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United States Department of Agriculture

Agricultural Research Service


item Price, H.J. - TAMU DEPT OF SOIL & CROP
item Hodnett, G.L. - TAMU DEPT OF SOIL & CROP
item Burson, Byron
item Kuhlman, L.C. - TAMU DEPT OF SOIL & CROP
item Stelly, D.M. - TAMU DEPT OF SOIL & CROP
item Ronney, W.L. - TAMU DEPT OF SOIL & CROP

Submitted to: Botanical Society of America Abstracts
Publication Type: Abstract Only
Publication Acceptance Date: May 25, 2005
Publication Date: August 3, 2005
Citation: Price, H., Hodnett, G., Burson, B.L., Kuhlman, L., Stelly, D., Ronney, W. 2005. Reproductive isolation and interspecific hybridization in the genus Sorghum [abstract]. Botanical Society of America. Paper No. 113-71.

Technical Abstract: The genus Sorghum has 25 species forming two lineages: one with 2n=10 relatively large genome species and polyploid relatives (subgenera Para-sorghum and Stiposorghum); the other with 2n=20 and 2n=40 species with smaller genomes (subgenera Eu-sorghum, Chaetosorghum, Heterosorghum). Strong reproductive isolation barriers have prevented successful hybridization of S. bicolor with any Sorghum species classified in the subgenera other than Eu-sorghum. Pollen-pistil incompatibility is the primary reason why hybrids can not be produced. There is a reduction of alien pollen germination and tube growth in sorghum pistils. This incompatibility mechanism was overcome by using a S. bicolor genotype that allows growth of pollen tubes of alien Sorghum species. Hybrids have been recovered after dusting the stigmas of S. bicolor with pollen from diverse species such as S. angustum, S. nitidum, and S. macrospermum. Analysis of chromosome pairing in the S. bicolor x S. macrospermum hybrid showed homology between the two species. This, along with additional cytogenetic, morphological, and DNA sequence comparisons support the hypothesis that S. bicolor is phylogenetically closer to S. macrospermum than it is to species of the subgenera Para-sorghum and Stiposorghum.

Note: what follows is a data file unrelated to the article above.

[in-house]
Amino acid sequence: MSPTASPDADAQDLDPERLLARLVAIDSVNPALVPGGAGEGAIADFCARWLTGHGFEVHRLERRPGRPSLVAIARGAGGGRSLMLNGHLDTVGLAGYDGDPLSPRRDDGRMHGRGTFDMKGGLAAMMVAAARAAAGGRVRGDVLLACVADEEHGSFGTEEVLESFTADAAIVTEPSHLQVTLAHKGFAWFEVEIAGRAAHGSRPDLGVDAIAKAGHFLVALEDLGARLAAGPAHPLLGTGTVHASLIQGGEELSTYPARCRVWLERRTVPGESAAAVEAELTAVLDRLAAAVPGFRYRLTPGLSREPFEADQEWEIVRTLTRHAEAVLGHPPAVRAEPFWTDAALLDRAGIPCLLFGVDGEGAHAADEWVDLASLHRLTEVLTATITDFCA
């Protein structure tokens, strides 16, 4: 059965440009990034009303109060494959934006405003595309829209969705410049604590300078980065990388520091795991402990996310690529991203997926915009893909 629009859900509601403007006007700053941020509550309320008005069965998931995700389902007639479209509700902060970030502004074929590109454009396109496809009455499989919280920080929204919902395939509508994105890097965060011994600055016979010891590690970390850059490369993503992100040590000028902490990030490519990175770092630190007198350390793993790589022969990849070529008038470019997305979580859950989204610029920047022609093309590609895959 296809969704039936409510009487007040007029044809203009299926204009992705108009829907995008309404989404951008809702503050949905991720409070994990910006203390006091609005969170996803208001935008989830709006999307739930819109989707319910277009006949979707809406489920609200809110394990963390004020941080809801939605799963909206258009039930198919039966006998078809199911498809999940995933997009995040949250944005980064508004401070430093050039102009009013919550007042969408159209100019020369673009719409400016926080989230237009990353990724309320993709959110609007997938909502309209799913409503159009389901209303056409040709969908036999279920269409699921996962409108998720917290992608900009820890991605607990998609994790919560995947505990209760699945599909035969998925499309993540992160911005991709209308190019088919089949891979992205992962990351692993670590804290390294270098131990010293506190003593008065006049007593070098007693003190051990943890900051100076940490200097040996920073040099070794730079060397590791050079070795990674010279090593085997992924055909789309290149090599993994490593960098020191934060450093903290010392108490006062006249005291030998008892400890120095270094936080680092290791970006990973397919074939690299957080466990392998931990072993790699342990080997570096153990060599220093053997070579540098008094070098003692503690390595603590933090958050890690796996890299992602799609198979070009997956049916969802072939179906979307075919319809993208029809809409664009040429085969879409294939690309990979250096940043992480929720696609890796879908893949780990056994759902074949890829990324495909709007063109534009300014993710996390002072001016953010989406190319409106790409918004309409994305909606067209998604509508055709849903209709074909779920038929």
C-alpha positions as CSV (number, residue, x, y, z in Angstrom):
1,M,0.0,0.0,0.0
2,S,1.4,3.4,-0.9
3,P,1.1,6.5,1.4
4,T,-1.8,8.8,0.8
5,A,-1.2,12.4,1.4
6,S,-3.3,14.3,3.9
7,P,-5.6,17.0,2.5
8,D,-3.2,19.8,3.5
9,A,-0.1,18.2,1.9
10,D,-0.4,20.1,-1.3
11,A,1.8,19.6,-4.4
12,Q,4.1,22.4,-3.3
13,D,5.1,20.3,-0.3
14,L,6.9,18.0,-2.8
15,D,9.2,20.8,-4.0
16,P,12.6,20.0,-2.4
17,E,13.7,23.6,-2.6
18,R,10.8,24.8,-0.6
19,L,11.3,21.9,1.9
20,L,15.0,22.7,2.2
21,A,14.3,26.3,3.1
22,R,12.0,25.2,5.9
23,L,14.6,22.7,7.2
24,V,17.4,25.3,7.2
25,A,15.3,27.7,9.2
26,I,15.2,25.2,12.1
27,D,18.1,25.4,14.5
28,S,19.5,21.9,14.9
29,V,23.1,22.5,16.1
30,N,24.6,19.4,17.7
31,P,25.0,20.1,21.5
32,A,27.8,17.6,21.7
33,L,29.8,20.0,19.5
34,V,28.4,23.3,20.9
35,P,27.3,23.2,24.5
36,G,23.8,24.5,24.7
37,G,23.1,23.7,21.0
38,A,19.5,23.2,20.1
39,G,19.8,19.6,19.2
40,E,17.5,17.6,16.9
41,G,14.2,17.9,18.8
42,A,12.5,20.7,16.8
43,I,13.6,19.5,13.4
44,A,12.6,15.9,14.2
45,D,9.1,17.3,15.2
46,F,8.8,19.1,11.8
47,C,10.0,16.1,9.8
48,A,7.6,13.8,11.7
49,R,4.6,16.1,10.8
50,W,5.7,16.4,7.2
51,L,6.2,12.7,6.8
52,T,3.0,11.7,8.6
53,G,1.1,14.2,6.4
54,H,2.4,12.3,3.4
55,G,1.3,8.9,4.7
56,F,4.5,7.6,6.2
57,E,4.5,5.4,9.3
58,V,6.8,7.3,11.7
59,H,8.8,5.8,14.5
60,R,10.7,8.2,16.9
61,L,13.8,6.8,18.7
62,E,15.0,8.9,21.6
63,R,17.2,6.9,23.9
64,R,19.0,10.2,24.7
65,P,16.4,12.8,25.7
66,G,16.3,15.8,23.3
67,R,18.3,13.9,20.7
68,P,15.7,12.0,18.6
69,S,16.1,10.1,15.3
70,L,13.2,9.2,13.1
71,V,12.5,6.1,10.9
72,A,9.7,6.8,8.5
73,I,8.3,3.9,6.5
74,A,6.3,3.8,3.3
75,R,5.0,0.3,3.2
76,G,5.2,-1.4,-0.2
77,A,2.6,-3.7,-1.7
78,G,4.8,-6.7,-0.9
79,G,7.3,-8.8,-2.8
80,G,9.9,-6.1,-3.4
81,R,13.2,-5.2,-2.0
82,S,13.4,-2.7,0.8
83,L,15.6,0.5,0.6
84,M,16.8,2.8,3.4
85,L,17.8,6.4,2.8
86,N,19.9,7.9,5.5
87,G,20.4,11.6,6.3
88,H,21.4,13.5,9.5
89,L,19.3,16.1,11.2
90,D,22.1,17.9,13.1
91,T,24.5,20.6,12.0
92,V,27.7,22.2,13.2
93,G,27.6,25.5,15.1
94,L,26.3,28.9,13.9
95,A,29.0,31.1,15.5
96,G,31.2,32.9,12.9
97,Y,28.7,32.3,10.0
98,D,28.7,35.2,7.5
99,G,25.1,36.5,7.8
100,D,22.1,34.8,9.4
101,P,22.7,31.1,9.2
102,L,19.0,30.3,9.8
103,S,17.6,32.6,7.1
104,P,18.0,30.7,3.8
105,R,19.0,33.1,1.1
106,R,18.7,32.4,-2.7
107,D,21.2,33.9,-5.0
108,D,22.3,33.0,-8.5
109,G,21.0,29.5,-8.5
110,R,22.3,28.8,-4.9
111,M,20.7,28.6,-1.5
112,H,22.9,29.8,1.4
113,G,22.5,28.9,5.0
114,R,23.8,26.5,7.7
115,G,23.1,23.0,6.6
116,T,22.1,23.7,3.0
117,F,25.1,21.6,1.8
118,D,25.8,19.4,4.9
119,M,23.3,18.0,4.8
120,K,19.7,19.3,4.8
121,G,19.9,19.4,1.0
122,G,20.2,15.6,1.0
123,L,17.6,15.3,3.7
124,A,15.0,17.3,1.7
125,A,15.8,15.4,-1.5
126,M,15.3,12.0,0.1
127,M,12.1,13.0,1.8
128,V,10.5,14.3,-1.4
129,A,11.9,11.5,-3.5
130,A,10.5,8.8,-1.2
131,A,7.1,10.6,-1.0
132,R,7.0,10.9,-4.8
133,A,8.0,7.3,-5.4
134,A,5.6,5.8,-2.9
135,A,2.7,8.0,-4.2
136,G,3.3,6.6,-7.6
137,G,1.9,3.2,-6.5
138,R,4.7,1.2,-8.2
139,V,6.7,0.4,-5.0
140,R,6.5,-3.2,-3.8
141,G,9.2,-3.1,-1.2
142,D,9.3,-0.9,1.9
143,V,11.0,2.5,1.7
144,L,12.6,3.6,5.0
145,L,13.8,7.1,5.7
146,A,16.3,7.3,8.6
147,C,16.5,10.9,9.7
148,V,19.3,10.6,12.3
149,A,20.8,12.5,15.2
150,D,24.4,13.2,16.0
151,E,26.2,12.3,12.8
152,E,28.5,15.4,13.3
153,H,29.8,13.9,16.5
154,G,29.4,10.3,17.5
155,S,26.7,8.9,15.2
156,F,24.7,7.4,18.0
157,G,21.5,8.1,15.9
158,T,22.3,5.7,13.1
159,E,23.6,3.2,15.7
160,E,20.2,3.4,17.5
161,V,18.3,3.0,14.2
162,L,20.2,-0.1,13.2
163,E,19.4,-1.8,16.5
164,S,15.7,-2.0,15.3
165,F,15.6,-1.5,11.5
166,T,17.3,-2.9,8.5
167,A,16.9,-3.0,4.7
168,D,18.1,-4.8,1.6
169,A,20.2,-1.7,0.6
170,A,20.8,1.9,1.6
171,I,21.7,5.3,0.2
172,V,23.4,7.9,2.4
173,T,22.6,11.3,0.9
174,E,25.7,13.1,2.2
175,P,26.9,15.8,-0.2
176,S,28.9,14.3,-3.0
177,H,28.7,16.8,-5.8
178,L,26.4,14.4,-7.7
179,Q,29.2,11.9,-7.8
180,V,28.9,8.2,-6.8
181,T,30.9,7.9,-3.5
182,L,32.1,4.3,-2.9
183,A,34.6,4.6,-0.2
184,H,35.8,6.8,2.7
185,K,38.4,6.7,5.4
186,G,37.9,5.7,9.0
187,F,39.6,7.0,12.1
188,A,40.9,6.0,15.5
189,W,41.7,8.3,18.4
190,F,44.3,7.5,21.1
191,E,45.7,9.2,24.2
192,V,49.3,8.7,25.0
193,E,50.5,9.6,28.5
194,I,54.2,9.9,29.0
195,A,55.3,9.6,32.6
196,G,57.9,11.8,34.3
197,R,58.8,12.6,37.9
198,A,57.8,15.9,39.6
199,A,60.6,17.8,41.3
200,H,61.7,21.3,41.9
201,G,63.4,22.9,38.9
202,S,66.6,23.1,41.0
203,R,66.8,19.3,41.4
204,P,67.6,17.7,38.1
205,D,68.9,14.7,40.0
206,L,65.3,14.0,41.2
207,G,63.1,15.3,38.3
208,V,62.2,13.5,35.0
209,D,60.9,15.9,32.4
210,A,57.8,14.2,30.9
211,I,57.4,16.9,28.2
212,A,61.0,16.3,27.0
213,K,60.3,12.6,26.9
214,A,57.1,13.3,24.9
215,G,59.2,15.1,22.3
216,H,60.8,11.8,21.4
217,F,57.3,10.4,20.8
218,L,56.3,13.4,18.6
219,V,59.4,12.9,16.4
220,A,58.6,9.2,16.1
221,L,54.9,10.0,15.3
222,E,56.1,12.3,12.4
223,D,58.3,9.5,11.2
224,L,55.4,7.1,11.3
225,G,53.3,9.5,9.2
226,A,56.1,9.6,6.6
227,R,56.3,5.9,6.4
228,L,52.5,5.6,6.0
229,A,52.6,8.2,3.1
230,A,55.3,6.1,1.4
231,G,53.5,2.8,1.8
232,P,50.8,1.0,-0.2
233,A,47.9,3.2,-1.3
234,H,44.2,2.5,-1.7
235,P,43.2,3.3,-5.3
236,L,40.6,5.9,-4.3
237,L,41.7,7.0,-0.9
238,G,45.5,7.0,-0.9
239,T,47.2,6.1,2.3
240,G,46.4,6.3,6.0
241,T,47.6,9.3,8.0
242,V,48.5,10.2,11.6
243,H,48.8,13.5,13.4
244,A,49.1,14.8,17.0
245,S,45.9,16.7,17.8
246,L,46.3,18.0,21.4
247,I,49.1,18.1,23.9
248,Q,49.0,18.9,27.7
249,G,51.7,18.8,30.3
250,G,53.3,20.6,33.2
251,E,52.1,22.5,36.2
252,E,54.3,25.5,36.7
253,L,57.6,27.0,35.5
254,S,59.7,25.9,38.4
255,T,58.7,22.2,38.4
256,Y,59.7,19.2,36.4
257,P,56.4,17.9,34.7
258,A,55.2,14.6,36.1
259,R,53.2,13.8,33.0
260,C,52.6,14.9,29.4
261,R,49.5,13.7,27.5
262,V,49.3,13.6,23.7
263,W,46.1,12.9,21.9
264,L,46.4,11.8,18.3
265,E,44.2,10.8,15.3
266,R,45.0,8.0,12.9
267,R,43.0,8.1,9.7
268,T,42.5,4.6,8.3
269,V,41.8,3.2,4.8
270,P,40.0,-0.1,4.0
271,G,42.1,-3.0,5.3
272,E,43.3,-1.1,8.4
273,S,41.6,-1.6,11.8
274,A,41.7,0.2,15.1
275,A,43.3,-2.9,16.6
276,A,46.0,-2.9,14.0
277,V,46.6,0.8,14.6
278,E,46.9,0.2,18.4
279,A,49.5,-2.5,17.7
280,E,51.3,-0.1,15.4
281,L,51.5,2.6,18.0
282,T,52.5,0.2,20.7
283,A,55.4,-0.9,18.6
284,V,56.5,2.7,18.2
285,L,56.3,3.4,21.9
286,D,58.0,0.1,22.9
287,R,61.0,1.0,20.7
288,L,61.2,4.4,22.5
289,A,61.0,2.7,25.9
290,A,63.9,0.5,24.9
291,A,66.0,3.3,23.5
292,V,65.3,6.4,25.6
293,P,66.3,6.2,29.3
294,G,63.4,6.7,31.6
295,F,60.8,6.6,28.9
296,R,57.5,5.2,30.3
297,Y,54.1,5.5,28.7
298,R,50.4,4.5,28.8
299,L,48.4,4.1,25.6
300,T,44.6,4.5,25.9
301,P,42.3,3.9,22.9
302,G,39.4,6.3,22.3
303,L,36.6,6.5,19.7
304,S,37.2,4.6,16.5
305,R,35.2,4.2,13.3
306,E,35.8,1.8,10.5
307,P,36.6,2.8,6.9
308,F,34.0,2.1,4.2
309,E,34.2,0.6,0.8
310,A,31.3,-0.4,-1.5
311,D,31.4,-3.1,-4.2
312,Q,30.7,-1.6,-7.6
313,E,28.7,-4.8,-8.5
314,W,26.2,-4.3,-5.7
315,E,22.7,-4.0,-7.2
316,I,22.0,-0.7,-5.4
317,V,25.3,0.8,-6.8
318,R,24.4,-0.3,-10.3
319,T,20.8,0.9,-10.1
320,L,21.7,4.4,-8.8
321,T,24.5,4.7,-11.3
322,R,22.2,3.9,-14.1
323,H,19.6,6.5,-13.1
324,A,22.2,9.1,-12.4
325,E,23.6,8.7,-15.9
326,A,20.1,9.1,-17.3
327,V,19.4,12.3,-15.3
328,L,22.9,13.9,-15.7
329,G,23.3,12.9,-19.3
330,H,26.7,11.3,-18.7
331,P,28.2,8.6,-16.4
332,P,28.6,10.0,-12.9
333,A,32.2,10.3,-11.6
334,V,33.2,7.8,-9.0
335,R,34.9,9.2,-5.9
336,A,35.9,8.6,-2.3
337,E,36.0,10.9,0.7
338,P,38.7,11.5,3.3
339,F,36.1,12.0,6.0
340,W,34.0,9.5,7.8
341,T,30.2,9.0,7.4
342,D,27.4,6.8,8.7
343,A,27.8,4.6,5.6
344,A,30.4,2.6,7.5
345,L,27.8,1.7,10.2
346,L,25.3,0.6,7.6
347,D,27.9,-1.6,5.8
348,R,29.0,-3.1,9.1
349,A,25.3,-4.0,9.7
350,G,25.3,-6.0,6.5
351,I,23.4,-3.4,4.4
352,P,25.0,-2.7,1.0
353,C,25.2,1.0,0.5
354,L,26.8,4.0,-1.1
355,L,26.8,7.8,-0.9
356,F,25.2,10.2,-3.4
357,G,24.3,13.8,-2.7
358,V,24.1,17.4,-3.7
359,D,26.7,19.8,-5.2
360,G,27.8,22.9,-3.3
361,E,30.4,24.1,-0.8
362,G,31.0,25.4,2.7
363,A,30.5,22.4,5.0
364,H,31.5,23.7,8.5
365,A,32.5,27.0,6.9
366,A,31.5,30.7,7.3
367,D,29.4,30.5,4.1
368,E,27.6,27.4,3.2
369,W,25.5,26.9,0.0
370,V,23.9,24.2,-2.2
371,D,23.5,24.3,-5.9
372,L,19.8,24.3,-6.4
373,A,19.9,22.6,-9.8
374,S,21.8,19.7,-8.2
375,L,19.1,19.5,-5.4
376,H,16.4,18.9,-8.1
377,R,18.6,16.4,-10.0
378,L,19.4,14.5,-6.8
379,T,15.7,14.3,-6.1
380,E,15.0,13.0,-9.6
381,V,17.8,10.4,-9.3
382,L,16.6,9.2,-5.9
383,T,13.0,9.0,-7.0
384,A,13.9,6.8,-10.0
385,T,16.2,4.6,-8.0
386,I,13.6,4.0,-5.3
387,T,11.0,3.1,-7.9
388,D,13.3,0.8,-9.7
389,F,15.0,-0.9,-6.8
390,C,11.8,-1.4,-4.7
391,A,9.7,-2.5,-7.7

Last Modified: 10/13/2015
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